Set up is really quick & easy with each player receiving their own Shaman in the form of a double sided player board, and which side of the board being used will depend on which version of the game is being played. Players will get their own totem board, dice and pulse tokens. A game will generally take 30 minutes or so. For this preview we will be assuming that we are playing the 3-4 player variant of ElemenZ.

Let’s talk about the production value of the game: The artwork for the box is certainly not ‘in your face’ but leans towards the subtle side whilst managing to fit perfectly with the fantasy theme. It gives the impression of alien worlds at odds with one another. One, a picture of colourful serenity which is uncontrollably colliding with its dark and foreboding counterpart. Overlay that with an eye-catching title graphic, and I think Bad Cat have done a pretty solid job. The box is a pretty standard 30x22cm size which I imagine will be reduced come its final production, as there is a fair bit of waste as is.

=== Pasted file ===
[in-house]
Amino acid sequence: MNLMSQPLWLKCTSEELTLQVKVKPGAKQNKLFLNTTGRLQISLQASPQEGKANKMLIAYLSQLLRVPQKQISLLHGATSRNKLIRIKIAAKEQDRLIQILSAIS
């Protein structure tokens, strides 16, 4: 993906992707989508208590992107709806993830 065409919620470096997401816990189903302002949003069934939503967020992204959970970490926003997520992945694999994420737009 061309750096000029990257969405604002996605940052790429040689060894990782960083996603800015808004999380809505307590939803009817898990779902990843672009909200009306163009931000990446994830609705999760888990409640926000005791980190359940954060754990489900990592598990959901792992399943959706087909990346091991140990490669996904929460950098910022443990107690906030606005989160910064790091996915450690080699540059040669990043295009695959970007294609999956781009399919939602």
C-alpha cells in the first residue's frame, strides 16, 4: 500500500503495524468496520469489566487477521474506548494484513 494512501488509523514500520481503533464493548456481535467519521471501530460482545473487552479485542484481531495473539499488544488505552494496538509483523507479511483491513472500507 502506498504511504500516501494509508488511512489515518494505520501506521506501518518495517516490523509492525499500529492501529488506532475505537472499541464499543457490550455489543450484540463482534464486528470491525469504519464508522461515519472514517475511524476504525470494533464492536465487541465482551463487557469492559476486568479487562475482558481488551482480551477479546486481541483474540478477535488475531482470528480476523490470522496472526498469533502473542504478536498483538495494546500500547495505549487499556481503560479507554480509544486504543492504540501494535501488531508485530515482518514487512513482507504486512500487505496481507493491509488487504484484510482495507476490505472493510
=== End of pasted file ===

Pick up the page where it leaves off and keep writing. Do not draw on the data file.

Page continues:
The dice are cool, very cool in fact, and are easily my favourite component in the game. Each Shaman is represented by a different coloured dice which will depict all four elements as well as a Z or Zee, and in-game it acts as a freebie or joker, as described in the rules. The symbols used on the dice have been well thought out and chosen with care, making each roll easy to identify. Added to this, all the dice are stored in a very nice dice bag depicting one of the elements, which I thought was a very nice touch and is something I have criticised far more established publishers for not doing.